Comments on blogs aren't really a thing anymore, especially on this here blog, but I occasionally have someone pop in via WordPress Reader, I think, and while checking out the blog of one such commenter, It's The Bageler!, I discovered "The Year-Long Scavenger Hunt" at Birdie's Book Nook.
On Llamas, Dresses, Net Neutrality: A Clue(Train)!
That desire for community, to connect with others who share your interests, is what drives the best and worst of what, as a whole, makes the internet so invaluable -- from the early days of Usenet to Tumblr and whatever comes next -- and for some (including business execs who don't get it), so dangerous. I'm sure there are plenty of business lessons to be learned from all of this, and I'm sure there will be plenty of think pieces and hot takes addressing those, but I'm far more interested in grappling with the human element.
eBooks: The False Dilemma
People will continue to read printed books for a long time, just as some people still watch movies on VHS. But the printed book will be "dead" in a few short years in the sense that the bulk of the adoption curve, the pragmatic majority, will have moved on. --Arvind Narayanan, "The death of the … Continue reading eBooks: The False Dilemma
Motivational Cliches Aren’t Business Models
"If the people who make the decisions are the people who will also bear the consequences of those decisions, perhaps better decisions will result." John Abrams, The Company We Keep: Reinventing Small Business for People, Community and Place I hate pundits. [ETA: Maybe I should have said I hate Twitter? Update at the end of … Continue reading Motivational Cliches Aren’t Business Models
Not Every Conversation is Worth Having
"For a list of all the ways technology has failed to improve the quality of life, please press three." Alice Kahn I follow a lot of experienced marketers on Twitter, along with several whose real-world experience is questionable, and one of the most annoying memes I've seen is the belief that everyone should be on … Continue reading Not Every Conversation is Worth Having
Your Entitlement Slip is Showing
Among the most tiresome memes dominating the publishing world right now -- memes that I've admittedly contributed to at times -- the worst are the self-righteous rants about self-publishing, Amazon, and the long-rumored death of print. There are the writers who think their publishers should be doing more for them while smugly looking down their noses at the writers willing to do it … Continue reading Your Entitlement Slip is Showing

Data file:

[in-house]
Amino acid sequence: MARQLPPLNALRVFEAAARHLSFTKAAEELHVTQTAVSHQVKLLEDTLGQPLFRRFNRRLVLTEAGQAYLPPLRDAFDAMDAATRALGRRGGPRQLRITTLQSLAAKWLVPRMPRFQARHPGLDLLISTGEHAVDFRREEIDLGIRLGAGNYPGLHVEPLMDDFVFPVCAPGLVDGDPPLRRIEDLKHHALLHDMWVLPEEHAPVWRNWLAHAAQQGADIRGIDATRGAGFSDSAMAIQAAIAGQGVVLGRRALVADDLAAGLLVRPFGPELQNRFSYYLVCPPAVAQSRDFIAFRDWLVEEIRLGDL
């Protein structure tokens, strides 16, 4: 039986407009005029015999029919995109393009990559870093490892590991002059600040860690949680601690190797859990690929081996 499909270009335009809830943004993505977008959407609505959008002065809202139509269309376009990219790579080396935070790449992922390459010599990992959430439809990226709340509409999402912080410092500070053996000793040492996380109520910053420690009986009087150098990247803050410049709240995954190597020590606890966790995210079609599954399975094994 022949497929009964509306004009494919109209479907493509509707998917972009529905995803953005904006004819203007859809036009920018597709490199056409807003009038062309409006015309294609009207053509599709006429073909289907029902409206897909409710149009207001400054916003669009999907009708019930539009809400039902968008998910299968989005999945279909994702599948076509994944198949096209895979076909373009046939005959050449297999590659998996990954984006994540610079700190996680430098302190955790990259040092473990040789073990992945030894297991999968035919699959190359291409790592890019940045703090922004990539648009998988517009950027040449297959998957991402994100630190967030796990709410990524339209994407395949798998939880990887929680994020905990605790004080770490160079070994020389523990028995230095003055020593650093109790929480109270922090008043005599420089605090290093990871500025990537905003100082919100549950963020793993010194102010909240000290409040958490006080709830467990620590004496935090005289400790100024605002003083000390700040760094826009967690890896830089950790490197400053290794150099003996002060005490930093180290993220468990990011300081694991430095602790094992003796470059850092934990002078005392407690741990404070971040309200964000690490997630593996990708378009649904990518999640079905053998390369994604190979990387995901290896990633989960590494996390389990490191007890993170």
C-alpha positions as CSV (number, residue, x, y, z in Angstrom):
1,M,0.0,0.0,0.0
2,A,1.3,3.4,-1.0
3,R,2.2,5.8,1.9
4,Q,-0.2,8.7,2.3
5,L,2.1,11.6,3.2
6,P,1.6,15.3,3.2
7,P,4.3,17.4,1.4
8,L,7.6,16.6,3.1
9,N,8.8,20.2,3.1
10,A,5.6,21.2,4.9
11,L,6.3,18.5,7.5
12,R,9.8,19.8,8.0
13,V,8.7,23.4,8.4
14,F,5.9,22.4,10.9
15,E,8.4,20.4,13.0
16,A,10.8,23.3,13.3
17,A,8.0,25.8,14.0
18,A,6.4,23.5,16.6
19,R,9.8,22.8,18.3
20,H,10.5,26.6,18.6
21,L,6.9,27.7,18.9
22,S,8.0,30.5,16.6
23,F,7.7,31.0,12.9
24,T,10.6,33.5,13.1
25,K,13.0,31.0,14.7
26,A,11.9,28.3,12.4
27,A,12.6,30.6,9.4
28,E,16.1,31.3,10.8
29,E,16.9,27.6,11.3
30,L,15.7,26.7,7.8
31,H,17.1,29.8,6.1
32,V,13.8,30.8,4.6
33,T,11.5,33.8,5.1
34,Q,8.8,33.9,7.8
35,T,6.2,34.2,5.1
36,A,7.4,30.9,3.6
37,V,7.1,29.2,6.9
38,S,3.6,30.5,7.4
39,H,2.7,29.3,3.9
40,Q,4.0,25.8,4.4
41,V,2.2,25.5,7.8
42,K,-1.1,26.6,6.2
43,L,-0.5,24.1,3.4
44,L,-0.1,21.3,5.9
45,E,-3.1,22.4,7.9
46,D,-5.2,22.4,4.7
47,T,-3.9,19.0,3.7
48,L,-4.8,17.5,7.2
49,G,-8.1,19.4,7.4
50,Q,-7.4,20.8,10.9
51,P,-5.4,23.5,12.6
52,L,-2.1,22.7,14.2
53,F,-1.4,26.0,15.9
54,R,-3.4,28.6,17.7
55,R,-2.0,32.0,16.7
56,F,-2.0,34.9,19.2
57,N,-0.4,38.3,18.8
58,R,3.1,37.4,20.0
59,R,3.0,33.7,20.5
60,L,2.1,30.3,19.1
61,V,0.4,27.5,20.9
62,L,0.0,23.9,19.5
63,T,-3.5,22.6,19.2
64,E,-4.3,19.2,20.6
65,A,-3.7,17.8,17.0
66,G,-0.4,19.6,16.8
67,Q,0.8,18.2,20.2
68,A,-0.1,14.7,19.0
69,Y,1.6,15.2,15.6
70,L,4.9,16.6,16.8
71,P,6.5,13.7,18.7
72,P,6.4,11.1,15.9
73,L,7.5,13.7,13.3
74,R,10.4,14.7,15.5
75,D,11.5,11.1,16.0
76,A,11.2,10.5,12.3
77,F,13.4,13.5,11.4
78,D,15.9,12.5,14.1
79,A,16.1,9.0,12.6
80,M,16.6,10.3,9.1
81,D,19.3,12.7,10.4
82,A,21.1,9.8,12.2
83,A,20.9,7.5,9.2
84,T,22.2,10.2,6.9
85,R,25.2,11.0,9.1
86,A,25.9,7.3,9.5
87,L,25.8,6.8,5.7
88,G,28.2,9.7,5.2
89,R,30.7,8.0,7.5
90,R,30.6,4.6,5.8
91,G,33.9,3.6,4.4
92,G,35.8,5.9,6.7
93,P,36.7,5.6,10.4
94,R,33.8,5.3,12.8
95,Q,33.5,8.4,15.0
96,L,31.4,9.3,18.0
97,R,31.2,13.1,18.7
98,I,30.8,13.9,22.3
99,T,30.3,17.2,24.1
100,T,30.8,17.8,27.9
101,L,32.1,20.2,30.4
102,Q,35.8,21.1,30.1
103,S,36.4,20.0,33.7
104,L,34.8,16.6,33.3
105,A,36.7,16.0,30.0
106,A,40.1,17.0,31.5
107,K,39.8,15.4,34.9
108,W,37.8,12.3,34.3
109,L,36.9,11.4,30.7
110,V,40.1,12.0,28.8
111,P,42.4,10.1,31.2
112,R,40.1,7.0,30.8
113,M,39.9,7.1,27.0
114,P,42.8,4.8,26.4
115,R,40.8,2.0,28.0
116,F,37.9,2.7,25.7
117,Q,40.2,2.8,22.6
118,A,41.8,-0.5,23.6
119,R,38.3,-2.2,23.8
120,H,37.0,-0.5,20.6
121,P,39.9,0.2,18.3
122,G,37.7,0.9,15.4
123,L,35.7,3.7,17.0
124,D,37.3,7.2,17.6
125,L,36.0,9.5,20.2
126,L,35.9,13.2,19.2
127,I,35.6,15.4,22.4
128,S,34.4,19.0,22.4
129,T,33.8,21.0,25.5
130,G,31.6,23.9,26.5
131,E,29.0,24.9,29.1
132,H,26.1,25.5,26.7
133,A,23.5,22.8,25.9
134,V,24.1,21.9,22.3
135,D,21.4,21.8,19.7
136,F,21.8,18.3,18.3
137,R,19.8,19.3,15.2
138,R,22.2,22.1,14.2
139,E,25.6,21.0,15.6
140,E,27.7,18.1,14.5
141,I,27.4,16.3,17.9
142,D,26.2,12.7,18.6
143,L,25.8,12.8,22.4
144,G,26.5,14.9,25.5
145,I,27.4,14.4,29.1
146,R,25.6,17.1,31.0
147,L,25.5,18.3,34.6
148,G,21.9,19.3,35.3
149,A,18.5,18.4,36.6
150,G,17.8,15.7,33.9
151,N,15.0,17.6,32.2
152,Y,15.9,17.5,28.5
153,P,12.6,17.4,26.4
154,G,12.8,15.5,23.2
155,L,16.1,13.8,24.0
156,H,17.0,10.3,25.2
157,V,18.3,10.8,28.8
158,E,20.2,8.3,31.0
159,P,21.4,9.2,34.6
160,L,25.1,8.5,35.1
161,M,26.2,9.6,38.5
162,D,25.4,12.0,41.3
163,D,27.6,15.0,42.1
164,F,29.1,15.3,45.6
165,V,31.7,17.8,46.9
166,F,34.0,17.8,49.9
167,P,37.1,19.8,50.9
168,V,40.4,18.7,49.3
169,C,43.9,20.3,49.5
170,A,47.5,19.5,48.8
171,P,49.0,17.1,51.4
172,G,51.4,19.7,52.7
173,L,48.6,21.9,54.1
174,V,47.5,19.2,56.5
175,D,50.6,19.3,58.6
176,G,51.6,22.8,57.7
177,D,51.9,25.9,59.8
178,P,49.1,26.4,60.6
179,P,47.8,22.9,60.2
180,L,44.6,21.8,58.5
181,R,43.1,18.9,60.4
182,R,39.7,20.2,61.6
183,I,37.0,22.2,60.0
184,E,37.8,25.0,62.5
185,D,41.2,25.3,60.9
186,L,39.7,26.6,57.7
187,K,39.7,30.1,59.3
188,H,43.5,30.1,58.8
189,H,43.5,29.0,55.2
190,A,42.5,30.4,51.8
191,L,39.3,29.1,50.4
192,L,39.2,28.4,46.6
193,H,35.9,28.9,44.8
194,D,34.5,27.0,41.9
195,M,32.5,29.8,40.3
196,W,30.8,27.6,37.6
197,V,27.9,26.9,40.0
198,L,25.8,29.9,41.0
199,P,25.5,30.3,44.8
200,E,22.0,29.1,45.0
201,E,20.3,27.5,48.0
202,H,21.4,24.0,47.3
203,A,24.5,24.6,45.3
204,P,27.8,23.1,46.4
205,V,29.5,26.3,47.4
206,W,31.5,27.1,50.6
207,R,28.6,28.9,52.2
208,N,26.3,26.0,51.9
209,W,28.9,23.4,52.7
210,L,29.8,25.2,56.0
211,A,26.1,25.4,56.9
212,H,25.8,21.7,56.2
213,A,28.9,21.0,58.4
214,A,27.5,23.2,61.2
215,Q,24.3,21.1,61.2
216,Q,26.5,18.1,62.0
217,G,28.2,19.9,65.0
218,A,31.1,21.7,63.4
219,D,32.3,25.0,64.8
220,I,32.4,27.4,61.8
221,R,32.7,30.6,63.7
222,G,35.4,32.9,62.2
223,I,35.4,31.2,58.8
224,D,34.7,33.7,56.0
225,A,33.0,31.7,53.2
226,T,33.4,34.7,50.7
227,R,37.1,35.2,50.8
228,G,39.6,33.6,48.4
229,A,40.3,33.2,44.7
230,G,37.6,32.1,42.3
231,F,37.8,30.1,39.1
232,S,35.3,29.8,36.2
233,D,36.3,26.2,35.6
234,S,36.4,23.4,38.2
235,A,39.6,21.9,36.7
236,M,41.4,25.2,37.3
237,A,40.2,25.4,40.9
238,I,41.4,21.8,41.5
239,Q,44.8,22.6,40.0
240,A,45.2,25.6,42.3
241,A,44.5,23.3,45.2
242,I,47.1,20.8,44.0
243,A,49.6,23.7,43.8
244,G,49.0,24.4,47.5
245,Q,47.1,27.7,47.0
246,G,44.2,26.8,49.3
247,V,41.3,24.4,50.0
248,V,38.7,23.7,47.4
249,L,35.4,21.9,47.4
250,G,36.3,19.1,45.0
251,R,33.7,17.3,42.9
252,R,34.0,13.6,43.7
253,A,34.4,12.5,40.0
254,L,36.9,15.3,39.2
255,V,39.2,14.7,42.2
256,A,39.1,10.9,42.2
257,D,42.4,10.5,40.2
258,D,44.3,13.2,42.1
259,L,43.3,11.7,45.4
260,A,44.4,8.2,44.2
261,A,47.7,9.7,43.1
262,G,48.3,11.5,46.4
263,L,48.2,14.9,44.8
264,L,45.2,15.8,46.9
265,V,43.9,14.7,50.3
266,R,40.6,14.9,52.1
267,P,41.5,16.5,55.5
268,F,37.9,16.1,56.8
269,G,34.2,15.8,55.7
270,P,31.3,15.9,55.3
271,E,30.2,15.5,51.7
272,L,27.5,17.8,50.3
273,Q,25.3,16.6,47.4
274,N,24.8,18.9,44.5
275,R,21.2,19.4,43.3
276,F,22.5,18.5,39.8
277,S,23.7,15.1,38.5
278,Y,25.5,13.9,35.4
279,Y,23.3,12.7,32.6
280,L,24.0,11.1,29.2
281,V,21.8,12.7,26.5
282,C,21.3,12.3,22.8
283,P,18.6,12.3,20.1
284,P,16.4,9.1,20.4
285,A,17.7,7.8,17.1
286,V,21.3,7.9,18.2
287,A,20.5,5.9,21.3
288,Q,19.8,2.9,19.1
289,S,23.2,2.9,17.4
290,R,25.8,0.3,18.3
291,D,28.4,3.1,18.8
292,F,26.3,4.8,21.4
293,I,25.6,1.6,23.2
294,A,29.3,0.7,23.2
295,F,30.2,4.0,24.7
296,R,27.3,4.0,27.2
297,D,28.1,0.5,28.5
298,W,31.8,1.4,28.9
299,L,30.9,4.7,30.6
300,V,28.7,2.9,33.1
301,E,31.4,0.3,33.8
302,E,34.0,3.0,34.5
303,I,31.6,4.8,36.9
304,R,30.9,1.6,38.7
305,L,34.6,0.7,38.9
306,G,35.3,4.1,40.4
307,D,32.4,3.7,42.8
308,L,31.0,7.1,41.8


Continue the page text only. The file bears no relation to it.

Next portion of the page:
Outrage, Humor, Context
David Brothers was one of the smartest comics bloggers on the scene a few years back when I was at my peak of following the industry, and he's remained one of the few whom I still follow despite my current pull list being a shadow of its former self. [Side note: Have to get to … Continue reading Outrage, Humor, Context
This is the moment
[Liveblogging throughout the day, because I want to remember as much of this as possible...] 11:45pm: Wow. President-Elect Barack Hussein Obama. Drop the "elect" and it rolls off the tongue. I'm kind of speechless, actually. It's all over but the big speech; a speech that, after a string of amazing speeches, will be the biggest … Continue reading This is the moment
Mine: Always questioned authority; never feared failure. Yours: ? Tagging: Salomé, Dan, Xia, Melissa, Earl and Phil. Here are the rules: 1. Write your own six word memoir. 2. Post it on your blog and include a visual illustration if you’d like. 3. Link to the person that who tagged you in your post and to … Continue reading Six-Word Memoir
When politics gets personal for Latinos
In reality, politics are without question a very personal matter but, partly due to the media's focus on the horserace aspect of elections and partly due to the candidates often allowing themselves to be defined by labels (or at the least, trying to marginalize their opponents with them), most political debate occurs from a safe, impersonal distance. … Continue reading When politics gets personal for Latinos